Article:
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Balancing Work and Life: Running a Home-Based Business

Balancing Work and Life: Running a Home-Based Business (Small Business) | SmartMoney.com

By Colleen DeBaise
|Published: June 1, 2007

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Debbie Wiener started an interior-design firm out of her Silver Spring, Md., home eight years ago, and the breakdown in boundaries is now testing her limits. With two full-time employees and contractors in and out all day, finding private time just to get dressed has become difficult. Complicating matters are two sons, 11 and 15, who often come bounding in from school yelling, “Mom, guess what?” — especially distracting when she’s on the phone with a client. And now, space in her basement office is tight: With three business lines, “when everyone is talking at once, you can’t hear yourself think,” she says. “I literally went downstairs the other day and said, ‘That’s it — we’ve got to move out of here!'”

The challenges of a home office can sometimes supplant the bevy of reasons most entrepreneurs open one in the first place. Home-based business owners say the advantages are top-flight. There’s no commute. You can throw in laundry, walk the dog or take a nap at will. There’s usually no dress code, and you can spend more time with kids.

The drawbacks? It’s easy to get distracted, especially by household tasks or needy children or even relatives who don’t understand the “home office” concept and don’t get you’re truly working.

And for entrepreneurs who don’t have employees (or children or pets), working out of the home can be a lonely endeavor. Jeff Louderback, a home-based publicist in Orlando, says he gets up every morning, shaves and dresses professionally, and then heads to the office, which is the spare bedroom in his two-bedroom condo. While he’s happy to be free from office politics, he misses the camaraderie of co-workers. So he often takes his laptop to a local café “just to be around people,” he says. “I might not even talk to anyone, but just to hear the stir of human interaction, I just feel better.”

It’s important to come up with a set of rules and personal practices that make working from home an appealing proposition, experts say. For home-based entrepreneurs, “the day never stops — it goes into night,” says Lori Sokol, founder and publisher of Work Life Matters magazine in Hoboken, N.J. “The onus has landed on the shoulders of the entrepreneur to actually set time aside to take breaks, to have lunch, to just step away.” She often recommends that people who work from hope adopt a fitness schedule, as exercise is not only good for physical and mental health but it can be an effective way to get out of work mode. “Join a health club so that it forces you to leave the office,” she suggests.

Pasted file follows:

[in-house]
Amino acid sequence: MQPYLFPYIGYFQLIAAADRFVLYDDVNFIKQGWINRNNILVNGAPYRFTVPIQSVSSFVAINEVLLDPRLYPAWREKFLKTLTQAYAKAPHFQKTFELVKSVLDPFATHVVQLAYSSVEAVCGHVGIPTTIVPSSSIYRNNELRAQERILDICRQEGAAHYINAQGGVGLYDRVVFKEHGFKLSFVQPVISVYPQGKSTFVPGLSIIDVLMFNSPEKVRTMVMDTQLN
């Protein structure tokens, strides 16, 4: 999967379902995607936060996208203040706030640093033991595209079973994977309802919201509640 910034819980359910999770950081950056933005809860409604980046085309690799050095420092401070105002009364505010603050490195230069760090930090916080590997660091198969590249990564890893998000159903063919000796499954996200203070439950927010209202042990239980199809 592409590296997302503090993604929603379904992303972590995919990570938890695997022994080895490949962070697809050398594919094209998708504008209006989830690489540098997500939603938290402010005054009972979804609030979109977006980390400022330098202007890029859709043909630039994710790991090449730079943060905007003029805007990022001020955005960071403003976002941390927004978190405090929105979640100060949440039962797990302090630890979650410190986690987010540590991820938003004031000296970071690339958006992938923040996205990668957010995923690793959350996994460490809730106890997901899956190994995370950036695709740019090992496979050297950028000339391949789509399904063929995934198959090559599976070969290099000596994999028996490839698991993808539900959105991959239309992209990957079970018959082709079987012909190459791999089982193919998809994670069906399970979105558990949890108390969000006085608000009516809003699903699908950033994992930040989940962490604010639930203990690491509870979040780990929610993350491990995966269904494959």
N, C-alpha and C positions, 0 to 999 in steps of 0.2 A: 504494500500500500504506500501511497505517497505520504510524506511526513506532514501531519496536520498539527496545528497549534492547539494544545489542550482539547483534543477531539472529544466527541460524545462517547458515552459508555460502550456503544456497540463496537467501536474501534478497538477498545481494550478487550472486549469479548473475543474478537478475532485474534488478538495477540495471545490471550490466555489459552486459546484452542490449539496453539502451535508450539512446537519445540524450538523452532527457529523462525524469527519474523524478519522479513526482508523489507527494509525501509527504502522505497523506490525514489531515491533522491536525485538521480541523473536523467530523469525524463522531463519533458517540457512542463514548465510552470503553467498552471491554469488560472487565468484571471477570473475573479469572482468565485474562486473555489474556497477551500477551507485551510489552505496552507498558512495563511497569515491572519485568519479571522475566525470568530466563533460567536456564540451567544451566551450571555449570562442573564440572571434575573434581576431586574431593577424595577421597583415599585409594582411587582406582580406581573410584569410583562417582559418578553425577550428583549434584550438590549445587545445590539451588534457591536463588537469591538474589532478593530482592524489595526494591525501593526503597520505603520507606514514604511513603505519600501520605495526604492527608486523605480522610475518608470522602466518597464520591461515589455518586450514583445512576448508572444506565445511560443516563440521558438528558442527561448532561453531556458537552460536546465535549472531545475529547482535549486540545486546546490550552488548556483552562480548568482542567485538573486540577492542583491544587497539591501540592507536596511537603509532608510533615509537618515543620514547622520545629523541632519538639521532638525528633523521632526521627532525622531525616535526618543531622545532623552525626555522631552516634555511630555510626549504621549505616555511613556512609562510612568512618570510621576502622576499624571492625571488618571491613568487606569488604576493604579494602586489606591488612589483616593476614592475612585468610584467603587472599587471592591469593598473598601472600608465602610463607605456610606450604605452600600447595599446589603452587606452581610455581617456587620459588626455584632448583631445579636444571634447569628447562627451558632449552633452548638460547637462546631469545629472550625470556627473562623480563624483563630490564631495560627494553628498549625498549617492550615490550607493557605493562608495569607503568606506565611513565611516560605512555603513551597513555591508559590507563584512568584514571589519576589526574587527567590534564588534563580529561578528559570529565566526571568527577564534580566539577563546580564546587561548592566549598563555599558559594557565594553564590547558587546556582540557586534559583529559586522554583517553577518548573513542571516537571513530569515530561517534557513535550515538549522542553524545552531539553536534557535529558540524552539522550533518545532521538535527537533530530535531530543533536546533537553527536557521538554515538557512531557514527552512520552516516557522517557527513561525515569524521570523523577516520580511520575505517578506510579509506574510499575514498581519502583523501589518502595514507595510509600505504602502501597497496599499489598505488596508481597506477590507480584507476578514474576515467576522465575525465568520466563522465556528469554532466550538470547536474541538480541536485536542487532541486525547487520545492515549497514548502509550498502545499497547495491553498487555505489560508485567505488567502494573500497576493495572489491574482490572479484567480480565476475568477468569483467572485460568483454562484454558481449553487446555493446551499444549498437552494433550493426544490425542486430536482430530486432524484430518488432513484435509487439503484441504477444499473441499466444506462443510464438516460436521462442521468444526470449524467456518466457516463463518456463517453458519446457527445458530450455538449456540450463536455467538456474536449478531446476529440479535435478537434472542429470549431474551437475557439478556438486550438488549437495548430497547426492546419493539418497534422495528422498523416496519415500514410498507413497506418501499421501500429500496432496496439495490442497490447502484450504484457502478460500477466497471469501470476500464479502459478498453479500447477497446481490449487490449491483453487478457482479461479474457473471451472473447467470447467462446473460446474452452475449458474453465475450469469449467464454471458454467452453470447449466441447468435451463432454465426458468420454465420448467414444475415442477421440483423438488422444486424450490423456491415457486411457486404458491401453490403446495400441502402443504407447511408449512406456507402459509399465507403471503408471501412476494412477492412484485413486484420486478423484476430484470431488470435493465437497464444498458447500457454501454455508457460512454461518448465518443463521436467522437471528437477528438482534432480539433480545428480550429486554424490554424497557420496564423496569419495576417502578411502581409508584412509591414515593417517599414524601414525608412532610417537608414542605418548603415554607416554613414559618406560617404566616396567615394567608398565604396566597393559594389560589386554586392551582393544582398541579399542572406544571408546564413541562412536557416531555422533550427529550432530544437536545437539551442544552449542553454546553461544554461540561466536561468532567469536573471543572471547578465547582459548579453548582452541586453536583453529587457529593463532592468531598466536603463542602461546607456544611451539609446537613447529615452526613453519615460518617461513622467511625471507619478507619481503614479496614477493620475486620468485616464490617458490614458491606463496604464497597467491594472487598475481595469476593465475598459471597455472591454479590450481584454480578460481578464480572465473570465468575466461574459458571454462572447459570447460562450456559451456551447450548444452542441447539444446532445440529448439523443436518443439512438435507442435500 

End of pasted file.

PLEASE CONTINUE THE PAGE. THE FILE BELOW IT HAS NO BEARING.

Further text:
Indeed, there’s a learning curve when you start a business from the home — and entrepreneurs who do so should give themselves at least two years to figure out how “to set boundaries and to create artificial distinctions when there really are none,” says Dawna I. Ballard, an associate professor at University of Texas at Austin, who specializes in time in the workplace.

She suggests that home-based business owners come up with a rigid schedule, and learn to draw lines when it comes to demands on their time. Parents with children at home, for instance, need to have an extra set of hands providing daycare, she says. Single people without children need to set a finite “end of day” (which for others can be marked when spouses or children arrive back home). And then all home-based business owners need to communicate to neighbors, friends and family members that working from home doesn’t mean you’re “eating candy and watching soap operas,” Ballard says.

Chris Russell, founder of job-posting site AllCountyJobs.com in Trumbull, Conn., says he often needs to remind his wife, who goes to an office for a 9-to-5 job, that he’s working, too. “Sometimes my wife will say to me, ‘Can you go to the dry cleaners for me? Can you start dinner early?'” he says. “It’s hard to say no.” For the most part, though, he enjoys the flexibility — and a recent incident in which he was stuck in traffic while en route to a client meeting reminded him that “commuting sucks.”

For Jeanne Cabral, a Columbus, Ohio, architect who’s been home-based for 23 years, it’s taken a long time to get it right. “I screwed up the first seven years,” she says. “I did everything wrong — and I changed because I realized my life wasn’t good.” For starters, she didn’t keep regular business hours, often working noon until midnight, which left her without a social life. She also made the mistake of using her home phone line (without caller ID) as her business line. A turning point came when she picked up the phone at 10:30 p.m. on a Saturday — and had to deal with a client who demanded that she fax something immediately. “That Monday morning I got a second number [for home], and I don’t give it to anybody,” she says.

Now, Cabral sticks to about a dozen rules she’s developed in recent years. She keeps regular hours (8 a.m. to 5 p.m., Monday through Friday), and says so on her voicemail. She doesn’t answer the phone after 5 p.m. or on weekends. She has a dedicated business phone, toll-free number, a second rollover number and DSL. She keeps business-grade equipment such as a copier, large-format printer and five computers. She’s set up a conference area — one of two rooms in her house that she devotes to the office — to meet with clients. She keeps personal tasks to a minimum during work hours: “I don’t do my laundry,” she says. And she asks friends and families not to call during the day, or to keep it brief. It didn’t happen overnight, but running a home office “works out really well for me,” she says.

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